Recently school use of LED lighting has been the subject of conversation for school officials and policymakers who hope to cash in on the cost savings and other benefits of using LED. Even though this topic is popular now, educational institutions have slowly and quietly been moving to LED lighting for several years with a great reception from teachers, students and administrators.
A long time ago, way back in 2009, an elementary school in Minnesota decided that they were fed up with the dingy, inefficient high bay lighting in their gymnasium. The 400-watt, high-pressure sodium bulbs that currently hung in the gym were dim and cast an eerie glow. They took forever to start when turned on and were costing a small fortune to use. School officials decided that it was time for a big change and decided to replace the hps lights with 100 watt LED lights.
The new LED lights were an instant success. Instead of a greenish gloom, the gym was now glowing with bright daylight white. Light levels went from 10 to 25 candlepower to 37 to 42 candlepower in the gymnasium. And the financial savings were fantastic, with a 5-year warranty, maintenance costs are reduced to almost nothing while lighting costs were reduced almost 75 percent for a total of nearly $9,000 a year. One cannot forget, either, the 35,000 pound per year reduction in the school’s carbon footprint. This project seemed to shine light on the ways that LED lighting can benefit schools and so, as things go, other institutions soon began to join in the movement and switch to LED lighting too.
Durham Academy, a private school in Durham, North Carolina, replaced the T12 florescent lighting in their computer labs in 2011 and couldn’t be happier with the results. They are so happy, in fact, they joke about it. Teacher, Julian Cochran says, “I certainly joked with our maintenance staff that, they’re going to be out of a job once you guys (Cree Lighting Solutions) replace the lights in here because they won’t need to be replaced ever again.” Of course, they will eventually need to be replaced, but they are expected to last long enough for current elementary students to sit under these same lights when they are in high school.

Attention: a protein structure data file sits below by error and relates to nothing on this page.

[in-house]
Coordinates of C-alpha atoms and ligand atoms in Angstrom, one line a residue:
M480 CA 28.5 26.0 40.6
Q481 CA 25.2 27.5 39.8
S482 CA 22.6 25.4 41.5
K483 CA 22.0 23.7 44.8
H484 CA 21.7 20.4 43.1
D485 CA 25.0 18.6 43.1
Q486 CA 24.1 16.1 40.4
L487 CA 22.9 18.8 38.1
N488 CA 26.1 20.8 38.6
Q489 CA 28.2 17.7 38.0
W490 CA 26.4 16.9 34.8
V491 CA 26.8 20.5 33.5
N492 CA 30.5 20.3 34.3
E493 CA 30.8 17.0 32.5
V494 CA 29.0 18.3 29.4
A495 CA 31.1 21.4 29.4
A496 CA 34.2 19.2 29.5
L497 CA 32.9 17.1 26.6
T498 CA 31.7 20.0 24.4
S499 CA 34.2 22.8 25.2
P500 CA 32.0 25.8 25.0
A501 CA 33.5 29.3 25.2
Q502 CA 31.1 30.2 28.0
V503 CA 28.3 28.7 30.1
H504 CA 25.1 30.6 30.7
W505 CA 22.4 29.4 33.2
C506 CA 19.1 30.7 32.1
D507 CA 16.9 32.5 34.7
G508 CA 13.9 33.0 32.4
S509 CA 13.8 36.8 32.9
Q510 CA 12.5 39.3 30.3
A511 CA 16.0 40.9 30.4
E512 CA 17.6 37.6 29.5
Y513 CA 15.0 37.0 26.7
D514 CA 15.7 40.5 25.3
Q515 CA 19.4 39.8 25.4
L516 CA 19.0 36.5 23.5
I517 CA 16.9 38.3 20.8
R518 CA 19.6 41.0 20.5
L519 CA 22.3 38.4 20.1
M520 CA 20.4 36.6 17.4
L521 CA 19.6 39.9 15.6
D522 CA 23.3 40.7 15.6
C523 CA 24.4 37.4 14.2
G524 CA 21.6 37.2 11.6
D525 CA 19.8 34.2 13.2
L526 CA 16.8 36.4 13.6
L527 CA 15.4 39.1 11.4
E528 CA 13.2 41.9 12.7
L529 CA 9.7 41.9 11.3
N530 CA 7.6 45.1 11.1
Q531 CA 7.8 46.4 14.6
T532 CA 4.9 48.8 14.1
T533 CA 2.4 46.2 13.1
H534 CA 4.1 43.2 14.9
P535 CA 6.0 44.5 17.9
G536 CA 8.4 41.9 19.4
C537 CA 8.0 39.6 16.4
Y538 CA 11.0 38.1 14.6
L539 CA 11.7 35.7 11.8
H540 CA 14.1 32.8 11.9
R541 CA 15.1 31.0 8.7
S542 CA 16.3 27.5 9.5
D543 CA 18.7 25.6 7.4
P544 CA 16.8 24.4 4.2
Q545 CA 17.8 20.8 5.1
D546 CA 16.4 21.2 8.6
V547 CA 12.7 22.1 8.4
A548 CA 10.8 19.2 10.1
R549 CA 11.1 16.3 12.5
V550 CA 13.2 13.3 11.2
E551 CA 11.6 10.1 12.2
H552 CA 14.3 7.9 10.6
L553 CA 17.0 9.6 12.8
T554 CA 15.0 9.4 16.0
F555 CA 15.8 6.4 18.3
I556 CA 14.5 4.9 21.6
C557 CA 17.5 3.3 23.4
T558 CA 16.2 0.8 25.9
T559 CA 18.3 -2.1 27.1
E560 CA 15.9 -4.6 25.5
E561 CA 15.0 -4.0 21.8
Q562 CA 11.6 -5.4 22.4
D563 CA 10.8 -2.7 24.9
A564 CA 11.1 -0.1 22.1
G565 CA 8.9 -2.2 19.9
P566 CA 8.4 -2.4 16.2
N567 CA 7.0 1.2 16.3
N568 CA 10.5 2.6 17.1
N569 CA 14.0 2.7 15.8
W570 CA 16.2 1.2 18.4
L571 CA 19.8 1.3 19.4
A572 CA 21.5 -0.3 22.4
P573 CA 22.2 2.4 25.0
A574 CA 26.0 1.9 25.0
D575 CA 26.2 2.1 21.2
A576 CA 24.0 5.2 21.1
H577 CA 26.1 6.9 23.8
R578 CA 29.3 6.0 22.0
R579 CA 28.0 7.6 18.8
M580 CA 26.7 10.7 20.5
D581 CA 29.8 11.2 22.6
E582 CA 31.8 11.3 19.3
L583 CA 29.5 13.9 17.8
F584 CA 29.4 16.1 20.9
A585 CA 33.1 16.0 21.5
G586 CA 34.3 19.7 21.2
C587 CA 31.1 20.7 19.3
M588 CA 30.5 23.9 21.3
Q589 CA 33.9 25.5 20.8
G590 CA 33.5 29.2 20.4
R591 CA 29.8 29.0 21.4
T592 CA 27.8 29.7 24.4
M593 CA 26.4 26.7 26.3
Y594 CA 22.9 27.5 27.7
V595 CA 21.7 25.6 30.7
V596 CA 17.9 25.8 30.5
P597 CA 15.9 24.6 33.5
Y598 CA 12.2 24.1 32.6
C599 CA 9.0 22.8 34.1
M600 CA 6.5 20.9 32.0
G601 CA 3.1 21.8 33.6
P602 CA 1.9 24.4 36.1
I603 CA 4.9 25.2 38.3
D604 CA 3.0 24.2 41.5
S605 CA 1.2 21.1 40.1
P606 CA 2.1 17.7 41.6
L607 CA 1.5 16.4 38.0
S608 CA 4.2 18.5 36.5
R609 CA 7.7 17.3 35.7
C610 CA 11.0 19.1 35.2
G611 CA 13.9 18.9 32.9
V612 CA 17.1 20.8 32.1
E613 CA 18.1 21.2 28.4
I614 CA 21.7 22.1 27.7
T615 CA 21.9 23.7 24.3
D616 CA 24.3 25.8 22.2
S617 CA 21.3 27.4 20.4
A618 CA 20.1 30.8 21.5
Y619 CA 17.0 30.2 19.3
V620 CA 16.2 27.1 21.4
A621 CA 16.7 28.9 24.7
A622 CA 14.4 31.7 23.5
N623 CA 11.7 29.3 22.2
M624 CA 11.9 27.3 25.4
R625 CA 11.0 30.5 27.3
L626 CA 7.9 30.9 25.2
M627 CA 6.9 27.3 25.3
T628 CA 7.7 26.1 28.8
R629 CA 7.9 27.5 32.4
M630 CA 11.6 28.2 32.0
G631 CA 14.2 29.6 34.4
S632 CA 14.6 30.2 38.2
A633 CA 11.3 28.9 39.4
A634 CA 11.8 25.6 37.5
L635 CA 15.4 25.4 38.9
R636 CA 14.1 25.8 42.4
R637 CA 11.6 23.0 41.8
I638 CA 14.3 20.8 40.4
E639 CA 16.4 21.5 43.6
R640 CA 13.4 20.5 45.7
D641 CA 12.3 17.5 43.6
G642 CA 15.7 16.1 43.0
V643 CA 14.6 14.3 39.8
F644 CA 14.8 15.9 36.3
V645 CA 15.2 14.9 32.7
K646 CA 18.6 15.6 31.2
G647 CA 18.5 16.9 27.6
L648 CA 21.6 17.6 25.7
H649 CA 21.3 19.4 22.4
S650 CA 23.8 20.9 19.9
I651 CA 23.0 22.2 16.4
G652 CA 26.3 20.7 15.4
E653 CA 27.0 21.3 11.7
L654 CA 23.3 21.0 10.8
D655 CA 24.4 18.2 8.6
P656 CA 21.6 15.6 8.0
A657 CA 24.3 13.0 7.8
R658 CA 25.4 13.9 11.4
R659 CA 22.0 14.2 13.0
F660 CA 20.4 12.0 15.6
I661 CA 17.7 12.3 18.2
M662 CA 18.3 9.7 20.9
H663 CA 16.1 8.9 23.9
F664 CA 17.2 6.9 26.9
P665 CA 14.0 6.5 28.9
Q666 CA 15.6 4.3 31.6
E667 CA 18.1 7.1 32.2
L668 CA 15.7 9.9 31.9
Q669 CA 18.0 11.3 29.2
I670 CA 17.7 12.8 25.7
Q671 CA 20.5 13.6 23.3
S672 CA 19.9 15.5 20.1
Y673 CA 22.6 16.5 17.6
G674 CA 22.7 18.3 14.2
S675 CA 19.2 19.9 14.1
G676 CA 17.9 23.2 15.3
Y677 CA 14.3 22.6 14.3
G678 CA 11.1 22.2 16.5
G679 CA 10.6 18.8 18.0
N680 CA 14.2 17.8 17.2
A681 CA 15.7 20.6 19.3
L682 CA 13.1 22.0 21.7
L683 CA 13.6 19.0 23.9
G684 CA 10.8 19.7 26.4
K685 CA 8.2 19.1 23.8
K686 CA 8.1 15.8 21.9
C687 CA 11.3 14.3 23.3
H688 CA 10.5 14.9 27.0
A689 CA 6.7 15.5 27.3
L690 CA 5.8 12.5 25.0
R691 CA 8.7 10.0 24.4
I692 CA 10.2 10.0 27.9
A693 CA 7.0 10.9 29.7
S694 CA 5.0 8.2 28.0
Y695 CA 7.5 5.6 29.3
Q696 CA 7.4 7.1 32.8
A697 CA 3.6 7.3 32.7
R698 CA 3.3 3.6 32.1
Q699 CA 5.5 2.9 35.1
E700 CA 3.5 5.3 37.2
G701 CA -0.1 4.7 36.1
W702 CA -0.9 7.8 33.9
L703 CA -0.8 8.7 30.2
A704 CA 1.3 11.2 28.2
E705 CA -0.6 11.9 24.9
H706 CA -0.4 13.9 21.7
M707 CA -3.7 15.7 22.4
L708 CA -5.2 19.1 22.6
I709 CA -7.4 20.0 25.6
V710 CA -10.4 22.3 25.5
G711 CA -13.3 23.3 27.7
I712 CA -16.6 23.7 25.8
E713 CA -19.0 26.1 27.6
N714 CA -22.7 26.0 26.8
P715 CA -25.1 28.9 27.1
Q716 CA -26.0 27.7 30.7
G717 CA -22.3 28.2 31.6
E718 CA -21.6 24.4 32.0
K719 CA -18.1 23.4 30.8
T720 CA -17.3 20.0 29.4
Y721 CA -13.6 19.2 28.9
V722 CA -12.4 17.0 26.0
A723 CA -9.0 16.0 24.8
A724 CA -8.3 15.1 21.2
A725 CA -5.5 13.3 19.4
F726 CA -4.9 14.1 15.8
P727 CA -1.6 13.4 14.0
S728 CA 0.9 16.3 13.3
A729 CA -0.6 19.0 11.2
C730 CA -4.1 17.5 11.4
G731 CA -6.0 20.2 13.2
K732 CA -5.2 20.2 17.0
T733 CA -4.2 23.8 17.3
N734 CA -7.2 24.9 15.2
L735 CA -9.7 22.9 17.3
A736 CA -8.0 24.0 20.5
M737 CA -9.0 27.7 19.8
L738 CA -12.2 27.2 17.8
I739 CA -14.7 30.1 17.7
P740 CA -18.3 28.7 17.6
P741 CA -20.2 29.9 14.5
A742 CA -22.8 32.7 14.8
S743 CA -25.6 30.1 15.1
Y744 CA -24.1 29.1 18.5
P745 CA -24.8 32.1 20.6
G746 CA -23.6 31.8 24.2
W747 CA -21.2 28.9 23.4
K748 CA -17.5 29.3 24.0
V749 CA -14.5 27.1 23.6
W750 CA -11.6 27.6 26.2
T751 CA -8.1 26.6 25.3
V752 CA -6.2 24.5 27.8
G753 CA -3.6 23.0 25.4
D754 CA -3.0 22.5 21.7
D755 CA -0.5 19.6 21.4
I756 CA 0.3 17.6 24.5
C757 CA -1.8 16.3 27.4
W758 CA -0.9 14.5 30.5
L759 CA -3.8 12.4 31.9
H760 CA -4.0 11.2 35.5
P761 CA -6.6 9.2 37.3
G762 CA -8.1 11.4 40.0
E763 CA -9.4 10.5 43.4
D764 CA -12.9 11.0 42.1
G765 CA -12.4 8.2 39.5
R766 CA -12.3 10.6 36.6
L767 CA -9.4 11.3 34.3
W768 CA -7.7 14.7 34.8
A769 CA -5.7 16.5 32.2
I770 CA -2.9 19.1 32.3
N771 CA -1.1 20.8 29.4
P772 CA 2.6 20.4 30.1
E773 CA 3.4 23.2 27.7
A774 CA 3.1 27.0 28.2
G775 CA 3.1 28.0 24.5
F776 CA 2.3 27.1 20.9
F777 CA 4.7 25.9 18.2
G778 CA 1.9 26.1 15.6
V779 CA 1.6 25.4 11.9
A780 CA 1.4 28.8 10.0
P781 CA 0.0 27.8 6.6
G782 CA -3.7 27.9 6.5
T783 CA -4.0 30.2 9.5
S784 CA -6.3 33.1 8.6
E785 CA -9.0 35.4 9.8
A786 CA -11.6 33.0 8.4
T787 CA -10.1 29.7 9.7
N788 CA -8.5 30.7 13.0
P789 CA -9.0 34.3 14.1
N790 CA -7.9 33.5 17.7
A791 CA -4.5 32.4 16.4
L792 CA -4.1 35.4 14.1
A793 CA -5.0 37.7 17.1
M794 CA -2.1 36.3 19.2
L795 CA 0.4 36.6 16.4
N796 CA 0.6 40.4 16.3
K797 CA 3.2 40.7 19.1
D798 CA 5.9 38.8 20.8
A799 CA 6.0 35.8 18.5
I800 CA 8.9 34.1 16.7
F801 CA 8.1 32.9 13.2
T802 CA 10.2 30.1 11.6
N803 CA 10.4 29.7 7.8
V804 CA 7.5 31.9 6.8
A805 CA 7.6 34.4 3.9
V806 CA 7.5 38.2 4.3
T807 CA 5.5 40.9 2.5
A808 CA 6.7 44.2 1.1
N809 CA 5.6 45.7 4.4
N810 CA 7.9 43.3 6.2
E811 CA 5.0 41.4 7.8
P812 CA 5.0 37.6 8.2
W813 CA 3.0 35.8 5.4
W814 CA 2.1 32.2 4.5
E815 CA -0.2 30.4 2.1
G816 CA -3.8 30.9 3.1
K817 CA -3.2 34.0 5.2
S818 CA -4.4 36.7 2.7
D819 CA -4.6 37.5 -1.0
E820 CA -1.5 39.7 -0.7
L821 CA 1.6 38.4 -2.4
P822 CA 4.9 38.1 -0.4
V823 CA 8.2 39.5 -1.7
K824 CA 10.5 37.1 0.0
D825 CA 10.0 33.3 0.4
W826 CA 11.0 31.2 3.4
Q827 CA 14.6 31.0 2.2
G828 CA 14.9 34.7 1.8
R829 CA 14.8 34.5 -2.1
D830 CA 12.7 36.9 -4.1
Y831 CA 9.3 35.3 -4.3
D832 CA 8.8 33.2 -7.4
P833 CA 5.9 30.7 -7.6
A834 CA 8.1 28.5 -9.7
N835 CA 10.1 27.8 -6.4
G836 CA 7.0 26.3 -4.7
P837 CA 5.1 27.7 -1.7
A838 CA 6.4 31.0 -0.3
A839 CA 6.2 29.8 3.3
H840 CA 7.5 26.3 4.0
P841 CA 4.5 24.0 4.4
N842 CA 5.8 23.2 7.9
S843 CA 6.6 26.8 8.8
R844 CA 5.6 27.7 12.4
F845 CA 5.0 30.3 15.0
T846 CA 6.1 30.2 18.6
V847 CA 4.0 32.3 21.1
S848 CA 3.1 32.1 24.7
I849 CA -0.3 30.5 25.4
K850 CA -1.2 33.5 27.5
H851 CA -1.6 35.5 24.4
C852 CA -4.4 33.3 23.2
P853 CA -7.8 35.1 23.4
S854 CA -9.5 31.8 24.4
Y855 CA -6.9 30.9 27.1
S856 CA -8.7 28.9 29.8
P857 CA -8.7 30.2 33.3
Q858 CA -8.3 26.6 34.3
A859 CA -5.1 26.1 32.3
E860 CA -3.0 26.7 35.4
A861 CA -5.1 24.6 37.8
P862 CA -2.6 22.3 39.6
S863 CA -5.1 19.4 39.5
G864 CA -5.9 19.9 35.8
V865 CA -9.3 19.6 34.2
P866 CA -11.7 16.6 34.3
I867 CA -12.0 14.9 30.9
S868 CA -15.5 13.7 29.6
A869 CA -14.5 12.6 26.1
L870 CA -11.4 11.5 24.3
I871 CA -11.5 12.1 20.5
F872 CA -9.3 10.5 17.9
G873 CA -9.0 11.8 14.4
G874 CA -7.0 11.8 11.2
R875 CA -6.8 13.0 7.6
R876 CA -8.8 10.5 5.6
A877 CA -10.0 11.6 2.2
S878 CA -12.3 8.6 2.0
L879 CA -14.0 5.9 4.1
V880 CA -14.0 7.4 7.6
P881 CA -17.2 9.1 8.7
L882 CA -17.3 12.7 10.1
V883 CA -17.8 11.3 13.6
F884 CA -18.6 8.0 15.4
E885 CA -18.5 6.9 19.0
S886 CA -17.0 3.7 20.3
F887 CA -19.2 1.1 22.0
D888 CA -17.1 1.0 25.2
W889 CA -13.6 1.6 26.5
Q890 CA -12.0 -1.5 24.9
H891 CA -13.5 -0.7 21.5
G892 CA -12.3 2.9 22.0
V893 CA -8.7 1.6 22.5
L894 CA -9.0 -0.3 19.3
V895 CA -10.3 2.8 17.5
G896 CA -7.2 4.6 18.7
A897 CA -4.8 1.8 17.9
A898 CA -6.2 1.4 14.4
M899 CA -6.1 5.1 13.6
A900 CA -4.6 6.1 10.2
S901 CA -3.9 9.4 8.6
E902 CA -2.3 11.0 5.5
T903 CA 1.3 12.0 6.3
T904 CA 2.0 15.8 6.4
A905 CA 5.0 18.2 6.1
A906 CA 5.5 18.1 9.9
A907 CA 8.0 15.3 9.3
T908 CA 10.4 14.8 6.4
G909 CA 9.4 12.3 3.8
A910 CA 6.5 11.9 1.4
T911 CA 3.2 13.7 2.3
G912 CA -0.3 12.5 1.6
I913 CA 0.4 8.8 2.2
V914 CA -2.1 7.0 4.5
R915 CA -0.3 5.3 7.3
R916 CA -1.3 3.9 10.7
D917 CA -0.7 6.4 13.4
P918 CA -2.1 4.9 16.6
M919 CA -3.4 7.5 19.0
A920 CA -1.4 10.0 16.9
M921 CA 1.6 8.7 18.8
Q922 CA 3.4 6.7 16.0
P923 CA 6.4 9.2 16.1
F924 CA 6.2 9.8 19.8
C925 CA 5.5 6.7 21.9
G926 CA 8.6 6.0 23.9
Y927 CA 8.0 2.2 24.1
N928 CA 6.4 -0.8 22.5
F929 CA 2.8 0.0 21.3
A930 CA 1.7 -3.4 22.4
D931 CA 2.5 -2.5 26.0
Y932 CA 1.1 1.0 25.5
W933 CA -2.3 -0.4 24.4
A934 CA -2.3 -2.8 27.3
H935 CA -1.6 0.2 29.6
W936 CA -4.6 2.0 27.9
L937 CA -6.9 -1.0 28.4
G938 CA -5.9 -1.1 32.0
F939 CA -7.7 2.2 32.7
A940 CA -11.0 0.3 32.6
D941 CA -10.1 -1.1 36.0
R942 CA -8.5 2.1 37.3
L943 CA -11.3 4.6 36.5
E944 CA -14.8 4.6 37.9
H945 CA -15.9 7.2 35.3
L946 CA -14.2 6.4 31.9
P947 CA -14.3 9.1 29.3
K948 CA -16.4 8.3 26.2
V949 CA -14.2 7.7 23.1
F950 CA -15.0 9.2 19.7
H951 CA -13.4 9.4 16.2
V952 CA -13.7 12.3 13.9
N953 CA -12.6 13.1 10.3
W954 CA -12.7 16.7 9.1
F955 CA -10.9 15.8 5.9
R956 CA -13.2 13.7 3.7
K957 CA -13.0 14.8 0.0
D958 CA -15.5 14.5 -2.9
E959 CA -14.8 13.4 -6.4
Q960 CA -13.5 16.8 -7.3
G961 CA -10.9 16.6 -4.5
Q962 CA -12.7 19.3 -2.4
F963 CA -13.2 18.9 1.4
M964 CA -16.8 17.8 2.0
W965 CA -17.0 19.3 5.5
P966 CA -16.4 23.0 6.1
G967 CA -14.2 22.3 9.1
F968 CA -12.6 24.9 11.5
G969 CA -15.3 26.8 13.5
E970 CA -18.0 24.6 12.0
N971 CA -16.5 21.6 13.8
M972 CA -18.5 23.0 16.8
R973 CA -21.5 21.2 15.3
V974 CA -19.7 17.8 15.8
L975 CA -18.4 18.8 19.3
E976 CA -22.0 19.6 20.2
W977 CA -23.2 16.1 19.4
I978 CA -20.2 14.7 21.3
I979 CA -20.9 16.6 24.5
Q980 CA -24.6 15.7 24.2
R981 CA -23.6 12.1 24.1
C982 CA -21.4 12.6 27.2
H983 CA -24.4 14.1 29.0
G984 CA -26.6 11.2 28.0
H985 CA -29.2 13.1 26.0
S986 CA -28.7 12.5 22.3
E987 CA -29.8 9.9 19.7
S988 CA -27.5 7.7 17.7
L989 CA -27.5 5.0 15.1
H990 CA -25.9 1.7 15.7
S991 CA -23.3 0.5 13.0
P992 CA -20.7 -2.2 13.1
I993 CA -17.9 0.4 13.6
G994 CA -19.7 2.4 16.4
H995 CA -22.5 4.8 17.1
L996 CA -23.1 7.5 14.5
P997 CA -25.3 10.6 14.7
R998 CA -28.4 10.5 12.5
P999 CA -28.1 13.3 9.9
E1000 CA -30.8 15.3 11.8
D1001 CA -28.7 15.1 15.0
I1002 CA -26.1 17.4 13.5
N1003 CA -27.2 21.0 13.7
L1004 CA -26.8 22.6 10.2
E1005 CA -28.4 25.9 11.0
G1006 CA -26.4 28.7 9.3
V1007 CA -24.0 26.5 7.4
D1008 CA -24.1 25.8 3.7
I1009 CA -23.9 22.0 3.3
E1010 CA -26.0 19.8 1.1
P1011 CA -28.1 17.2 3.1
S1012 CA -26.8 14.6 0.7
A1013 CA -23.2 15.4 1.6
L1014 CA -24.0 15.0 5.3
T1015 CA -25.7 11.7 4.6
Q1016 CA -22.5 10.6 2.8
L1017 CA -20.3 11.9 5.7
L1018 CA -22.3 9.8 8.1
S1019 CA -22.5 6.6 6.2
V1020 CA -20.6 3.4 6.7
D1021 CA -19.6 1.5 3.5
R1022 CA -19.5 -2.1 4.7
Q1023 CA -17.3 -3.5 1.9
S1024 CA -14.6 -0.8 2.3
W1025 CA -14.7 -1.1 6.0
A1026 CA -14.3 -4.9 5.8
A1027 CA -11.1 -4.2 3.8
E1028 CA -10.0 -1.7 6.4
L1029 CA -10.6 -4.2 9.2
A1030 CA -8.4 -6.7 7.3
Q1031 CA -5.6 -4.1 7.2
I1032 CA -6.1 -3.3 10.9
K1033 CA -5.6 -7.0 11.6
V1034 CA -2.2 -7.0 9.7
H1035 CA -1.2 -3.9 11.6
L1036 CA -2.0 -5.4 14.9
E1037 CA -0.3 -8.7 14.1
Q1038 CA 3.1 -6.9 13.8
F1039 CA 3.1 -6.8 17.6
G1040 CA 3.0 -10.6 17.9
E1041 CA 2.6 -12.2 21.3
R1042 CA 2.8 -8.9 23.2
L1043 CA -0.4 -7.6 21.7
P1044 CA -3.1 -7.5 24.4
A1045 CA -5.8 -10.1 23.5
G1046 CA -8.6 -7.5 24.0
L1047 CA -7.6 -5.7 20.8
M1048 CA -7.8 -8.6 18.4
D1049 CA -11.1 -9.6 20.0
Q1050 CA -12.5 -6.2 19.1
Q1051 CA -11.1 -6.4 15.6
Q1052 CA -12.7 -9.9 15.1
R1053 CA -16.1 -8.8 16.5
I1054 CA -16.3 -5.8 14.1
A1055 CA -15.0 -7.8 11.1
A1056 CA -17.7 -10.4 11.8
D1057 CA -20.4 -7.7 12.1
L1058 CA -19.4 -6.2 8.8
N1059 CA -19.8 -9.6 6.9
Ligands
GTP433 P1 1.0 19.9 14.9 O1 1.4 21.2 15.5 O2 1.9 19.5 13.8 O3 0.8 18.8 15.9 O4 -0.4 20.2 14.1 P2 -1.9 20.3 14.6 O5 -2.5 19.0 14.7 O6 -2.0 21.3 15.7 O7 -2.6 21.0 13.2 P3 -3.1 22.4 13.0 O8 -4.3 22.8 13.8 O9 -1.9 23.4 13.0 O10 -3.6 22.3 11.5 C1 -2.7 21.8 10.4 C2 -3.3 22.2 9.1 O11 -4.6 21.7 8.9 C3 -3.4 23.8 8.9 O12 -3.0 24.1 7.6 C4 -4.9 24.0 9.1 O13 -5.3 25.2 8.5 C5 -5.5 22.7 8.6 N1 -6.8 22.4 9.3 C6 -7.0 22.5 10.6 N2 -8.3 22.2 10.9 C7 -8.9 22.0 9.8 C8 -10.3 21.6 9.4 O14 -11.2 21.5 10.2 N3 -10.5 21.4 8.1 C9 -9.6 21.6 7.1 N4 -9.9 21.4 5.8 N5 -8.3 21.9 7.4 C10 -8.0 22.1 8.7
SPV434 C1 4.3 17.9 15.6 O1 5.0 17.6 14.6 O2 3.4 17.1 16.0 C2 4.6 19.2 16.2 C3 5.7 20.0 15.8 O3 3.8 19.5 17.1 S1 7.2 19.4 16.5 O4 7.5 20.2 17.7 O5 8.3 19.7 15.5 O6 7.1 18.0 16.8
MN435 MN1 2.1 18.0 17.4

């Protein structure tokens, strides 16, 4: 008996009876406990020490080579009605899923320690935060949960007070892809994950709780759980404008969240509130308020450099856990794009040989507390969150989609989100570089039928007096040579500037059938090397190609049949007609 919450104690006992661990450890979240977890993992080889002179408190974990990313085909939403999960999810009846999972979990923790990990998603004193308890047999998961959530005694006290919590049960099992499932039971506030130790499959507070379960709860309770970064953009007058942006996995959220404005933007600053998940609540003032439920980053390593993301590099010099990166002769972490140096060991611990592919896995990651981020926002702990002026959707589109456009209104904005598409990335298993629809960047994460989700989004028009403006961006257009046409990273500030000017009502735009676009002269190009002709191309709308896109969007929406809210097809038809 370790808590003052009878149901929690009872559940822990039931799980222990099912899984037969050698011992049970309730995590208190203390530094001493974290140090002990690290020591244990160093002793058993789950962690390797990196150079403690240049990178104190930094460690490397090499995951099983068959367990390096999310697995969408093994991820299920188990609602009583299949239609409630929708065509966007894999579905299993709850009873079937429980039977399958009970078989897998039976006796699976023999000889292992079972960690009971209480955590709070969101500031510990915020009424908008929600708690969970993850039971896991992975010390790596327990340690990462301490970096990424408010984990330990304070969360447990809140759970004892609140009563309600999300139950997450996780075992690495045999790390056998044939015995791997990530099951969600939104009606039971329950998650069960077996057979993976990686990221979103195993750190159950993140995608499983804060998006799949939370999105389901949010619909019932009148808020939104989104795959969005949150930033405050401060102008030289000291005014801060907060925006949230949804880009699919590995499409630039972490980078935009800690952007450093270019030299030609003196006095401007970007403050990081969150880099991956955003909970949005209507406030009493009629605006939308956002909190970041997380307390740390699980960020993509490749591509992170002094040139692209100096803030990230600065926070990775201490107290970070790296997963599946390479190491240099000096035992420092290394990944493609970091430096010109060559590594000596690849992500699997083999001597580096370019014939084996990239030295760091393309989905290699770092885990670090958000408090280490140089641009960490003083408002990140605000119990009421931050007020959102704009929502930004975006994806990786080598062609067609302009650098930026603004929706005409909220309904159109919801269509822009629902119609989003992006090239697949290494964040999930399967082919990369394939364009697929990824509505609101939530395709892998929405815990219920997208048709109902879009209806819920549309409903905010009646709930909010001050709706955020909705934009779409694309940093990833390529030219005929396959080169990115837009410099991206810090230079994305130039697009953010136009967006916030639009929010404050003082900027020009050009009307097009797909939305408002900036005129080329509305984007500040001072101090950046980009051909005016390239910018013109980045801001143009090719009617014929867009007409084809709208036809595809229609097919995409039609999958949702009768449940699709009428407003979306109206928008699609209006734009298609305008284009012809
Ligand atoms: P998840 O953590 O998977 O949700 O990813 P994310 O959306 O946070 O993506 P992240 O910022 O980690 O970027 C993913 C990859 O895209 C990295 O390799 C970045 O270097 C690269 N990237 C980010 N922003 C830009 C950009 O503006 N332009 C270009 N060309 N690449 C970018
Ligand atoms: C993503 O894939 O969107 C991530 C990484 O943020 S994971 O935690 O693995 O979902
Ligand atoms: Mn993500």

Upper school Director, Lee Hark, is happy about the way it will affect the way the maintenance crew works, “The lifespan of these lights is going to allow our maintenance crew to be freed up to do other things. Things they need to be doing instead of changing light bulbs.” He is also thrilled about the positive effect they have on the environment. “One of the biggest things we are looking forward to is decreasing our energy footprint. Stewardship of the environment is something that is very important to our students and faculty, and this gives us the opportunity to make a serious dent in our energy usage.”
Then in 2012, the Dallas County School District made a fateful decision to replace lighting in the transportation services parking lot with LED lights. The project was so successful that they eventually outfitted each of the Dallas County Schools parking lots with LED lighting. It has been estimated that the project will save the school district and taxpayers 505,000 kWh per year in energy use and with the added reliability and resulting reduced maintenance costs, the county expects to save $363,600 over the life of the new LED system. Superintended Rick Sorrells has this to say: “As an integral member of the Dallas business community, DCS recognizes the need to operate in the most efficient and cost-effective manner possible.”
Not everyone is always happy about the changes that LED lights can make in a school. In February 2012, the Principal of Maplewood Elementary School in Ocala, Florida received a complaint from fifth grade student, Abby Owens, “What are you trying to do, keep us awake?”
The school had just completed a project to replace nearly 4,000 T12 florescent bulbs with LED light tubes and classrooms were now up to 30 percent brighter than before, and cutting in on the students’ snooze time. Regardless of how offended the students may be, teachers are enjoying the new lights. Beth Hipke says, “It’s much more like natural light.” And Principal Dobbins says that the LED lights may help special needs and autistic children to have a better day at school because they do not flicker or buzz, which seems to annoy and disturb some of them, “We can’t hear it or see it, but they can.”
In addition to keeping the students awake and content, the new LED lights should be favorably received by the community too. The $289,000 project is expected to save the school $25,000 a year on electricity costs and last 10 years before the bulbs may need to be replaced.
Brian Newman, G4 Report.